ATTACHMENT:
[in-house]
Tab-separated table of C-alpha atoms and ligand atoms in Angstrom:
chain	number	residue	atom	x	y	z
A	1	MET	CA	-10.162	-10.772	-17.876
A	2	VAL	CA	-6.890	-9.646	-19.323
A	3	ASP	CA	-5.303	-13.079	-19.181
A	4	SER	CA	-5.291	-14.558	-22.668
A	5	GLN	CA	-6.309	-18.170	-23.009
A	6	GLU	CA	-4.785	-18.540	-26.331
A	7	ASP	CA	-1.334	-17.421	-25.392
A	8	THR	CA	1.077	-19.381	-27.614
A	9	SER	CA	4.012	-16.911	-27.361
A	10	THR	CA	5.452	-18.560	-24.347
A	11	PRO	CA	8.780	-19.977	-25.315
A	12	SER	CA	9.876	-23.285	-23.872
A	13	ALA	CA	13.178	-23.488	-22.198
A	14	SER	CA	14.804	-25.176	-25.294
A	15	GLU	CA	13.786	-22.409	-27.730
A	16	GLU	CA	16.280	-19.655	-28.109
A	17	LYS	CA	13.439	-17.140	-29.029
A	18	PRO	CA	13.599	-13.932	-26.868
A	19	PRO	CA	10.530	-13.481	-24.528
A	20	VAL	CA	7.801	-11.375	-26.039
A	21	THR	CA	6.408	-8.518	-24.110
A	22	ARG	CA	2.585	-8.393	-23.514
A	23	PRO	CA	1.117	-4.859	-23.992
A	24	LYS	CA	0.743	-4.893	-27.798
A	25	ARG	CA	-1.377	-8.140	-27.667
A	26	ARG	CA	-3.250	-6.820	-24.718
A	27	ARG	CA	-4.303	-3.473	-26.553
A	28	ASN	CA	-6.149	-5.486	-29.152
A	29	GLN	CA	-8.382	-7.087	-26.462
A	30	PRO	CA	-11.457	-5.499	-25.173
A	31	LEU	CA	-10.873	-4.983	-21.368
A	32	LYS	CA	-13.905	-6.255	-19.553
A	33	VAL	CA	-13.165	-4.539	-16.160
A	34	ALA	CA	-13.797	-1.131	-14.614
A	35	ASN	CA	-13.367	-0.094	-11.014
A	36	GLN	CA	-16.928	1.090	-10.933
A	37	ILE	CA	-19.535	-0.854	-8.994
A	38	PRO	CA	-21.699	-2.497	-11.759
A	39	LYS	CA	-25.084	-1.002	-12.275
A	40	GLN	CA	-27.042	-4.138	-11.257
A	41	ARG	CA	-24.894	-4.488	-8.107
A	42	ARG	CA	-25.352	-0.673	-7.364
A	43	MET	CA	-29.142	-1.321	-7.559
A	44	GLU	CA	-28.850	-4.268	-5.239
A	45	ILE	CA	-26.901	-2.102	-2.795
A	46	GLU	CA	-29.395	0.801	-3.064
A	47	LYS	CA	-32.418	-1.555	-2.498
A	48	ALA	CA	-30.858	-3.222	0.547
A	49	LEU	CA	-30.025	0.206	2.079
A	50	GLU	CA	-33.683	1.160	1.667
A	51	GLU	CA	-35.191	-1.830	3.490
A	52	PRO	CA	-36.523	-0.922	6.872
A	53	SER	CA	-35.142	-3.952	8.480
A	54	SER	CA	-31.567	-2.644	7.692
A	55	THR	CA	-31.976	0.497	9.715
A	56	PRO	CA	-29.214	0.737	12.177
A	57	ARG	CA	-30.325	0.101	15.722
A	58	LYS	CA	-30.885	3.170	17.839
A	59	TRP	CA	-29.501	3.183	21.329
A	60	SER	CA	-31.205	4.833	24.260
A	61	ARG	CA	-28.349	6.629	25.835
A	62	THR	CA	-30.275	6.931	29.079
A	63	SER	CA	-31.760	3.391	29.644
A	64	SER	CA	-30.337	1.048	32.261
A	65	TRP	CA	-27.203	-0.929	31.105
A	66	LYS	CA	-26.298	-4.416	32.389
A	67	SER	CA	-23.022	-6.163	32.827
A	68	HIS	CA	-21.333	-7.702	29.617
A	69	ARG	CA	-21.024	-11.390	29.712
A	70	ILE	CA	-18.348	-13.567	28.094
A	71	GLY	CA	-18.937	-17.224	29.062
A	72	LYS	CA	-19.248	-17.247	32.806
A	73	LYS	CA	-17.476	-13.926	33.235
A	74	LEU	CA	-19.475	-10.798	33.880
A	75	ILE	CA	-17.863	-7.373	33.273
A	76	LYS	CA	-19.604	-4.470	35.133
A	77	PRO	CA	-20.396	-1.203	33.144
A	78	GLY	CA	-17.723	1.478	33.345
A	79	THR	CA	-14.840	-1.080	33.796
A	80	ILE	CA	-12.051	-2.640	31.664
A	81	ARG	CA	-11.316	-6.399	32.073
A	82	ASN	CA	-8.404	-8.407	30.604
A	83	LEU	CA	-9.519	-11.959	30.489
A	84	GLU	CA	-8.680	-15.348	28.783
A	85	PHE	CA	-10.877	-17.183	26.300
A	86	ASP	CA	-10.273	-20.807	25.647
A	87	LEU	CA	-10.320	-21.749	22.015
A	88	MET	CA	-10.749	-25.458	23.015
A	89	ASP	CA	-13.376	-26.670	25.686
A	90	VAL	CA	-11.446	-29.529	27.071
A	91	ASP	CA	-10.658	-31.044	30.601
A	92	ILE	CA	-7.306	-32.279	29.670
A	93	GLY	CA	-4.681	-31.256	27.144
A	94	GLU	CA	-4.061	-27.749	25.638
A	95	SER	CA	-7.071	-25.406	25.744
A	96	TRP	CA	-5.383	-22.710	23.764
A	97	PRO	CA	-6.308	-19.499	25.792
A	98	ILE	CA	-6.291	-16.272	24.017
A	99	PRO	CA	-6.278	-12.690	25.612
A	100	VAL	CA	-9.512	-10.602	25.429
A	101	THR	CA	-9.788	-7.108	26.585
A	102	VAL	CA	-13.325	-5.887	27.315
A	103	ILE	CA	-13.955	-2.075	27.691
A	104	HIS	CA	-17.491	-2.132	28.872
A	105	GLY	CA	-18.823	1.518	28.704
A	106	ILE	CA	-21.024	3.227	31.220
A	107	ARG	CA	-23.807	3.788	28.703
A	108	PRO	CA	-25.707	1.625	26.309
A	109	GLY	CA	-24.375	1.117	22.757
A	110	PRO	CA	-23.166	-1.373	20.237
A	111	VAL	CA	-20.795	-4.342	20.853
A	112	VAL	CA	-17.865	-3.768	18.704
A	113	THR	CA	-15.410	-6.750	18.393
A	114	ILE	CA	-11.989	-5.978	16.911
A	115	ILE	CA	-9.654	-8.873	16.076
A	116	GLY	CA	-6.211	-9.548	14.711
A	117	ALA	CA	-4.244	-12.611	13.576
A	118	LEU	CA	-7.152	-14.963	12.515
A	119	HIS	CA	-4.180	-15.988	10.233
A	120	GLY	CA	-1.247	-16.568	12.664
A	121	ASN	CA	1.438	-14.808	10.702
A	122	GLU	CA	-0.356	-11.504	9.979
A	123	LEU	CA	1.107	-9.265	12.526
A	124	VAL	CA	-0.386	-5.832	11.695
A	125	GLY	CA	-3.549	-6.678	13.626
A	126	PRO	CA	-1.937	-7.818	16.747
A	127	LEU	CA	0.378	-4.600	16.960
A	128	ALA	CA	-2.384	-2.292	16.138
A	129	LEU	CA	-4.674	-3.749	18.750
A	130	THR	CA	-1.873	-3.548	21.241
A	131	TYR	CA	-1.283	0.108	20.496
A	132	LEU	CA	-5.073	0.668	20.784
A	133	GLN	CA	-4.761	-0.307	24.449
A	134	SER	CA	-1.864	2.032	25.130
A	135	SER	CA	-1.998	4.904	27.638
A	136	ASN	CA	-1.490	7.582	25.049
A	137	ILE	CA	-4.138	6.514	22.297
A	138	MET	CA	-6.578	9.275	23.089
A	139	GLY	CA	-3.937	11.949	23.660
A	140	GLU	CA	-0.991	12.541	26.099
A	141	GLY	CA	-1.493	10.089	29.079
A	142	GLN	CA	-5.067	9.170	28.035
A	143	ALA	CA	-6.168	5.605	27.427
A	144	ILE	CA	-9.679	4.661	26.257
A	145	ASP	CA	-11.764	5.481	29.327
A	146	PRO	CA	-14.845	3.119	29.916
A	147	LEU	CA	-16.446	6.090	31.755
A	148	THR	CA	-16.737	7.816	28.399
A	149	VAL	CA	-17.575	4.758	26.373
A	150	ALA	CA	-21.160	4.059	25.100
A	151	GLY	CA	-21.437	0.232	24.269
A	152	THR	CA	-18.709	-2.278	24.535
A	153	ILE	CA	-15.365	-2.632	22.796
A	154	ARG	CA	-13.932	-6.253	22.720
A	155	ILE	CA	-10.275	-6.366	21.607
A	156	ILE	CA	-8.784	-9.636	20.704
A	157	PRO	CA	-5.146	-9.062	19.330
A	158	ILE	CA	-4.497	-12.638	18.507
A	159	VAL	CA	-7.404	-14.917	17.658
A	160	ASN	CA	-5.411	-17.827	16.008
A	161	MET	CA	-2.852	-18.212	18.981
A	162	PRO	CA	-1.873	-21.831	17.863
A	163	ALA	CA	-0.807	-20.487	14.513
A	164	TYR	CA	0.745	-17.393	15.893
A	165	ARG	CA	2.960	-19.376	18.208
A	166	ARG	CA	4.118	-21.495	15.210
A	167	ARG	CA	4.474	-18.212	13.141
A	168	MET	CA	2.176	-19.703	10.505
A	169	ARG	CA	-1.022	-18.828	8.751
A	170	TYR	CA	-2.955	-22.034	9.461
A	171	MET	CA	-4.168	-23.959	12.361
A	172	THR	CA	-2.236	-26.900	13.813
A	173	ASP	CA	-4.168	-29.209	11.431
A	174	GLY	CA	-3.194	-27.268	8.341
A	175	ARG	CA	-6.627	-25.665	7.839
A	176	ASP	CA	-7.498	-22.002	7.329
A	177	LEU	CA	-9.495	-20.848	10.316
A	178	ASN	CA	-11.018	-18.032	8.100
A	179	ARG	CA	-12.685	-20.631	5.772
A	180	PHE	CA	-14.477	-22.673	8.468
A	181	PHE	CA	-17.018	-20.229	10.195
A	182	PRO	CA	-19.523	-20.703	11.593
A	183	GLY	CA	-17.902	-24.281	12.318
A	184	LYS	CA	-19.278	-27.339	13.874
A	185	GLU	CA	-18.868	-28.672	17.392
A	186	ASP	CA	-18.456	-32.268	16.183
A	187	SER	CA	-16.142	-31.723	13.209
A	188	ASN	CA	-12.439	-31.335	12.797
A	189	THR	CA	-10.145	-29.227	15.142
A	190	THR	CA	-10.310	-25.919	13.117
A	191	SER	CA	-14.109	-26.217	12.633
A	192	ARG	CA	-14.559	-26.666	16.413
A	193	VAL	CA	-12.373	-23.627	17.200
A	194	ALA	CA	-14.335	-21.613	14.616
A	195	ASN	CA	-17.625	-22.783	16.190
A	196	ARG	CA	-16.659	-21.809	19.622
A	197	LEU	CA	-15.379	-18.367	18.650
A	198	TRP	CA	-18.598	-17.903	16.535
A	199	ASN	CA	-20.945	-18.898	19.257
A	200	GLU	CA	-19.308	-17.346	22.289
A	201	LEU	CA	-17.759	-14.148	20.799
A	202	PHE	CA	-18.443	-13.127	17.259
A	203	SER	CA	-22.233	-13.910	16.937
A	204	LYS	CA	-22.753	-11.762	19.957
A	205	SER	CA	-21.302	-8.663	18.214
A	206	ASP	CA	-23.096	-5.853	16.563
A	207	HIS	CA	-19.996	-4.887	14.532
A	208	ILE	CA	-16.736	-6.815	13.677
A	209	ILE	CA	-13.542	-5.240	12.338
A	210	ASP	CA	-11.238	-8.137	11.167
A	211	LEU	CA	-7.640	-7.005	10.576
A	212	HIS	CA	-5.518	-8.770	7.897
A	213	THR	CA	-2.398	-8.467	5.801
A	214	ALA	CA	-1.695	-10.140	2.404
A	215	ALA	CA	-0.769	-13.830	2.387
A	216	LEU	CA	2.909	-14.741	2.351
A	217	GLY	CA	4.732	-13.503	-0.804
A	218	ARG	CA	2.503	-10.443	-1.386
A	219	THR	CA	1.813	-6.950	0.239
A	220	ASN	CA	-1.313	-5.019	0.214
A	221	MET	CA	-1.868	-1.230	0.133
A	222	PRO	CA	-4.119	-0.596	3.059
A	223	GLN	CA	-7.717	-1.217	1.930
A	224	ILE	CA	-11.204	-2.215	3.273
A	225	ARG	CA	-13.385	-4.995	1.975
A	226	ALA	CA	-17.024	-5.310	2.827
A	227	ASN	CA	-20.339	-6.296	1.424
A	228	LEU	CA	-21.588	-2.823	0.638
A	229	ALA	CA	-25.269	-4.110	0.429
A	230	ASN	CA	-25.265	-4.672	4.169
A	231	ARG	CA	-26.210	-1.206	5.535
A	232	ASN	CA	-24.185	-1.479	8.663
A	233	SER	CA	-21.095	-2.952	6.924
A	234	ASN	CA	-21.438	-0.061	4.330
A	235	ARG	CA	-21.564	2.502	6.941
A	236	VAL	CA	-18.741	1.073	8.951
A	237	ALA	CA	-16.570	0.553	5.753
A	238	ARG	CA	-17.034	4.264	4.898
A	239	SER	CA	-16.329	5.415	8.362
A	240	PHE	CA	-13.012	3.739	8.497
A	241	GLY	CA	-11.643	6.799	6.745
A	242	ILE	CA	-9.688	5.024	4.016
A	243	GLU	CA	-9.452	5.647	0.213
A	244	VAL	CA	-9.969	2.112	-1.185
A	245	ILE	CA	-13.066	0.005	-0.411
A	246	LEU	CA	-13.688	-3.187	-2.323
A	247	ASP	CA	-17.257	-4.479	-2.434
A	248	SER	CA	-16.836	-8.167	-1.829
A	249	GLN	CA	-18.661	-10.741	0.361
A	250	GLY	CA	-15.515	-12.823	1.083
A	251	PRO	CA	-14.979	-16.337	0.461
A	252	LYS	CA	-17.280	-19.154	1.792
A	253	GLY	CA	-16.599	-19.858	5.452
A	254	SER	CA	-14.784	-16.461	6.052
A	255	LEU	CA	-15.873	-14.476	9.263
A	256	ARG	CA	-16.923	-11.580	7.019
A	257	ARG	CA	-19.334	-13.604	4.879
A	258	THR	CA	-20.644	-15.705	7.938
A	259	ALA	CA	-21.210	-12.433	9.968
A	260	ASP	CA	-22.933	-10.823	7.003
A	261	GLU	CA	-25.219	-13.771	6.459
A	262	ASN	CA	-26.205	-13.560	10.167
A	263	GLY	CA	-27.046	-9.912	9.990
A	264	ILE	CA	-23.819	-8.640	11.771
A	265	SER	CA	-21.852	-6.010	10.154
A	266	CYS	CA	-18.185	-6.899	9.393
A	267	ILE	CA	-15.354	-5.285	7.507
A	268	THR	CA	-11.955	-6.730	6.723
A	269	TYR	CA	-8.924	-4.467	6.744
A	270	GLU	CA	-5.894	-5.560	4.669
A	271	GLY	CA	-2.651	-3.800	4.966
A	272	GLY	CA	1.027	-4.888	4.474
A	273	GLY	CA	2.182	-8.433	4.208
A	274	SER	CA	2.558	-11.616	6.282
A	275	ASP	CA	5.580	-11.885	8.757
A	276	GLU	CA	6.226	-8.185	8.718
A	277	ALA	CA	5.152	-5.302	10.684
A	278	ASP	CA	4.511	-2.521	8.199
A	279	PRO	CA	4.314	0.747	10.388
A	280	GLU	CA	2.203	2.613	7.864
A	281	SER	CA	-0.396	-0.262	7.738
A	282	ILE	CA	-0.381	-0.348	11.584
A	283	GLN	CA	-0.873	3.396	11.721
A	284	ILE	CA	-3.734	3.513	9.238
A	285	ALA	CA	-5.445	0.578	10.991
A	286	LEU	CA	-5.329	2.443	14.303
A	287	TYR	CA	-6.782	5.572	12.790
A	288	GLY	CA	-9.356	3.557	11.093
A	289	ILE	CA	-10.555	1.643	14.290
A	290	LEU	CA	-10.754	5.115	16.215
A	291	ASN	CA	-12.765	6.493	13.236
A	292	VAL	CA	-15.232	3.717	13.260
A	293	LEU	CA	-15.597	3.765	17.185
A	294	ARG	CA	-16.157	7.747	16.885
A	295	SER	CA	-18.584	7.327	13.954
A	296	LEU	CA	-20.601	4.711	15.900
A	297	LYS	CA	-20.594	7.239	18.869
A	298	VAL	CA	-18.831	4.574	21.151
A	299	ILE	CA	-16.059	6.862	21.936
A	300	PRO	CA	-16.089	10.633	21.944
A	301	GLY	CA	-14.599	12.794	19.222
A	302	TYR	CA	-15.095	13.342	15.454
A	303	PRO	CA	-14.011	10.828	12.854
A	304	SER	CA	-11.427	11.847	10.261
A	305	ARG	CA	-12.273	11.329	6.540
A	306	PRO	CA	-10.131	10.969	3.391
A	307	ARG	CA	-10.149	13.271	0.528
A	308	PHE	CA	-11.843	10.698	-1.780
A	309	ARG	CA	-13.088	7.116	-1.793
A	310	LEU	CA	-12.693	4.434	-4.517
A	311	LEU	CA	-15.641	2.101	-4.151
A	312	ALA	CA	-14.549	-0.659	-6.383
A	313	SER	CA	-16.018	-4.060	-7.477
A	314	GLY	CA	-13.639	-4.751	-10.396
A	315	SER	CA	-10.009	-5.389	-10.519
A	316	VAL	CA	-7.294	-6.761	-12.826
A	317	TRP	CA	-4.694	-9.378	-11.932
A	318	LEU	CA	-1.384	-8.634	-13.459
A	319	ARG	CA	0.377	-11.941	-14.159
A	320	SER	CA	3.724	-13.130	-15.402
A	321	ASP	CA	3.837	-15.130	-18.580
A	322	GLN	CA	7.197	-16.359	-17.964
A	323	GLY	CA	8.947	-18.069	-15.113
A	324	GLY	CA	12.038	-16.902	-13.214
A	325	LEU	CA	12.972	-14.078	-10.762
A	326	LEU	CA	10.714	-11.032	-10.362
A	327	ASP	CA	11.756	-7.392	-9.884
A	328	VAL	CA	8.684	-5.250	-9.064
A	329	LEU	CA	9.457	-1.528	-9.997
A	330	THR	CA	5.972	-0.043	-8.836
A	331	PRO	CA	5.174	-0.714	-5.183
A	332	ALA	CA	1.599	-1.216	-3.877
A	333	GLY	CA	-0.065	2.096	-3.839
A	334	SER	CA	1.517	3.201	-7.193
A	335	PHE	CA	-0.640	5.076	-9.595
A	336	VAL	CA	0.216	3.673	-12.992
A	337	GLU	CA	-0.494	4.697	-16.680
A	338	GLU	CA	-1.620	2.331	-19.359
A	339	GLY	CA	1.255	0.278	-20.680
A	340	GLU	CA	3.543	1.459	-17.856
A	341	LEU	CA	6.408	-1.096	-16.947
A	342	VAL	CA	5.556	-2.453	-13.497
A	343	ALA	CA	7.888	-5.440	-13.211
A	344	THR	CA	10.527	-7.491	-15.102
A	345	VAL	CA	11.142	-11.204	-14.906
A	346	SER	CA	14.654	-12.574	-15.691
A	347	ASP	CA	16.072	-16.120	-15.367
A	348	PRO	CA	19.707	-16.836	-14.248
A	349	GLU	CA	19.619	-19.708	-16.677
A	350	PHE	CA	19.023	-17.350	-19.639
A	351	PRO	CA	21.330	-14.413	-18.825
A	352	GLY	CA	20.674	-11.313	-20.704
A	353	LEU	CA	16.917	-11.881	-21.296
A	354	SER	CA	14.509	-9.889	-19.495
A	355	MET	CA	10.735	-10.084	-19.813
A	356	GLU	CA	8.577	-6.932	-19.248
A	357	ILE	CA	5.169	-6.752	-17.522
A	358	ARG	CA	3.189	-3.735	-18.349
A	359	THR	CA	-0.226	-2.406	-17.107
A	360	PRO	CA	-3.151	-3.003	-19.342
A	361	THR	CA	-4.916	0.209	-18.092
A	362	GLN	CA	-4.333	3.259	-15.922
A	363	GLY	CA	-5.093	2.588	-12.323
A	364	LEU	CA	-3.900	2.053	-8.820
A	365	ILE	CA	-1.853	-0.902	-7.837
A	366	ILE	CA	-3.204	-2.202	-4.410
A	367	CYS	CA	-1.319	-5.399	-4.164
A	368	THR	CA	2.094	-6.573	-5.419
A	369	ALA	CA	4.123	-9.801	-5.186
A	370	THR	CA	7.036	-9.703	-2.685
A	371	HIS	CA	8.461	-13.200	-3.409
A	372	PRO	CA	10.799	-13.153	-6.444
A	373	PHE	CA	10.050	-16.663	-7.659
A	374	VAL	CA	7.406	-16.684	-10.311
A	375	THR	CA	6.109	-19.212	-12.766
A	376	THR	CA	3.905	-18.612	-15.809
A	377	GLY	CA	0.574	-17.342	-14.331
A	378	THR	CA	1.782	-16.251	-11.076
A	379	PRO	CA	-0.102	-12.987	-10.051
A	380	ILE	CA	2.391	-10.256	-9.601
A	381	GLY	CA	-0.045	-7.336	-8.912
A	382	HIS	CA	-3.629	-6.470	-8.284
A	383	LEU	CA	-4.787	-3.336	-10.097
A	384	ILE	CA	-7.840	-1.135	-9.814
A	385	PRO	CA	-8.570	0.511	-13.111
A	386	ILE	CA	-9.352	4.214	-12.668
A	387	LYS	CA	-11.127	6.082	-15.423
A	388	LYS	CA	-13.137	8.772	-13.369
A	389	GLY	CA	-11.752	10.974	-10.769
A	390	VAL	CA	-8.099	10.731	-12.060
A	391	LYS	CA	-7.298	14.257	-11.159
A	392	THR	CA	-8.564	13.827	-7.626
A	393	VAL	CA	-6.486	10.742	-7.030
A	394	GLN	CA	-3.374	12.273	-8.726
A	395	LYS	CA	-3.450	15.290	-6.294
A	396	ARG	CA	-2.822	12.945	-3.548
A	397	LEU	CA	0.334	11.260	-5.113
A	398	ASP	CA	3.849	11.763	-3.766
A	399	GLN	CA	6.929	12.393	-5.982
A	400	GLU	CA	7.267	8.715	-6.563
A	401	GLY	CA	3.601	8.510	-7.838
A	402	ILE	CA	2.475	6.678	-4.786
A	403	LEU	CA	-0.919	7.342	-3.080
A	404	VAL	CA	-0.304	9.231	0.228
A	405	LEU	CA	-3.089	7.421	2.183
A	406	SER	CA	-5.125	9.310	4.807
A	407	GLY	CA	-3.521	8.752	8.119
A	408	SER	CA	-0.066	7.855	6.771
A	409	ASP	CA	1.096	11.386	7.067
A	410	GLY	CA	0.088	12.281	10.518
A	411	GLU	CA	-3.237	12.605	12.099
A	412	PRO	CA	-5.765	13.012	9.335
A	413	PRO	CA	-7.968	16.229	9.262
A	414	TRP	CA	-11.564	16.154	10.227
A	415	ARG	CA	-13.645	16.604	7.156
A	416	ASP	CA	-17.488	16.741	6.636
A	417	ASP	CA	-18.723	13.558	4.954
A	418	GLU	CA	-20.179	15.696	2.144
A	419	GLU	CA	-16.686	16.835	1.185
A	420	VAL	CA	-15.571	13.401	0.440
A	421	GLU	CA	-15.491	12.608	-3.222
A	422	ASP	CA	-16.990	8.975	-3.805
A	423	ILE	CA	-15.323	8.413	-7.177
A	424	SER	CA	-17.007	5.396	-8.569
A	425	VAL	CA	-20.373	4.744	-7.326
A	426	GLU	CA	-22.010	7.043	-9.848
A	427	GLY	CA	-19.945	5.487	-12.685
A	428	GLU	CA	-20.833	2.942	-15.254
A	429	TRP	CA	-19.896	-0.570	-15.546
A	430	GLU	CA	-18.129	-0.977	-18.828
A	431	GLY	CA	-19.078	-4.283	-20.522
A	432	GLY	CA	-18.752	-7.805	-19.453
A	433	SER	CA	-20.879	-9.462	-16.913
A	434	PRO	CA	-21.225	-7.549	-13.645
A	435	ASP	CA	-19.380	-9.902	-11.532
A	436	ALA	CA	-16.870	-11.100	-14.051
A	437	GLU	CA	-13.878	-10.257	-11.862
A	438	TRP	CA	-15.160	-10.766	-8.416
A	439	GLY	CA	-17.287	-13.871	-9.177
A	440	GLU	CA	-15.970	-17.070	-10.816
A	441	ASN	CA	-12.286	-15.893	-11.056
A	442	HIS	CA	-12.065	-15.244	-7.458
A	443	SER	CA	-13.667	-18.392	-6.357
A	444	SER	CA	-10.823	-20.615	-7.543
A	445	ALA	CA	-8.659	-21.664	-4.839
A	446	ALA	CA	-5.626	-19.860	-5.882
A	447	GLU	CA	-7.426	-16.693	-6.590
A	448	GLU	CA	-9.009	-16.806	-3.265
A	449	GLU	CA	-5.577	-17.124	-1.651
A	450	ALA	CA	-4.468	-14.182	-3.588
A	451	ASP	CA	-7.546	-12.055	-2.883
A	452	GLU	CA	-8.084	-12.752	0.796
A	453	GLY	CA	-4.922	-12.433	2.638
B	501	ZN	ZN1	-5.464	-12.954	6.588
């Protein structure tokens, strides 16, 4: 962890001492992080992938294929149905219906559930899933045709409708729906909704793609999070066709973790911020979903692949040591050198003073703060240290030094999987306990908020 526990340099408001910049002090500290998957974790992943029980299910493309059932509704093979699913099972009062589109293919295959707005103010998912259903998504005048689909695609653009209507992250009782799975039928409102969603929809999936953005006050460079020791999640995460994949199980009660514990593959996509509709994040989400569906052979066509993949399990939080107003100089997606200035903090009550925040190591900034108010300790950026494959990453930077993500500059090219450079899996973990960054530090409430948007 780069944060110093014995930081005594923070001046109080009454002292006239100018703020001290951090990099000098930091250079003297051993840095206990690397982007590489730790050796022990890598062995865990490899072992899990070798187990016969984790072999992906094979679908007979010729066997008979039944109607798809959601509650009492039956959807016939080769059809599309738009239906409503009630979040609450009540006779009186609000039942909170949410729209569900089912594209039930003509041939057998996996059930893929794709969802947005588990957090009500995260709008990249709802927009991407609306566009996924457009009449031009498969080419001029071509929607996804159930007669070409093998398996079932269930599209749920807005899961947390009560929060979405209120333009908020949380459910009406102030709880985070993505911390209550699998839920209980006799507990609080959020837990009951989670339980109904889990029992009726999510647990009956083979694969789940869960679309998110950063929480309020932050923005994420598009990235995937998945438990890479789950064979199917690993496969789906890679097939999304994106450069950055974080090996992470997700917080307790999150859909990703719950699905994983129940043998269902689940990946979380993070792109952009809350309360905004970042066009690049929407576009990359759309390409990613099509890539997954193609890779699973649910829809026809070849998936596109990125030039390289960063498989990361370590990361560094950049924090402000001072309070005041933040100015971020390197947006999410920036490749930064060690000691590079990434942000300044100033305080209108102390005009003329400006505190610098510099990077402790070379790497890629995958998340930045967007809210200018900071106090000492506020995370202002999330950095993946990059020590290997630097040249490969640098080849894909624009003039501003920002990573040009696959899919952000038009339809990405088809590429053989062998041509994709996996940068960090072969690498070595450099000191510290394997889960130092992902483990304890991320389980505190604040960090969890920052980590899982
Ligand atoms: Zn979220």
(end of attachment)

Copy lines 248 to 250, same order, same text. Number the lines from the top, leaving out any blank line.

A	245	ILE	CA	-13.066	0.005	-0.411
A	246	LEU	CA	-13.688	-3.187	-2.323
A	247	ASP	CA	-17.257	-4.479	-2.434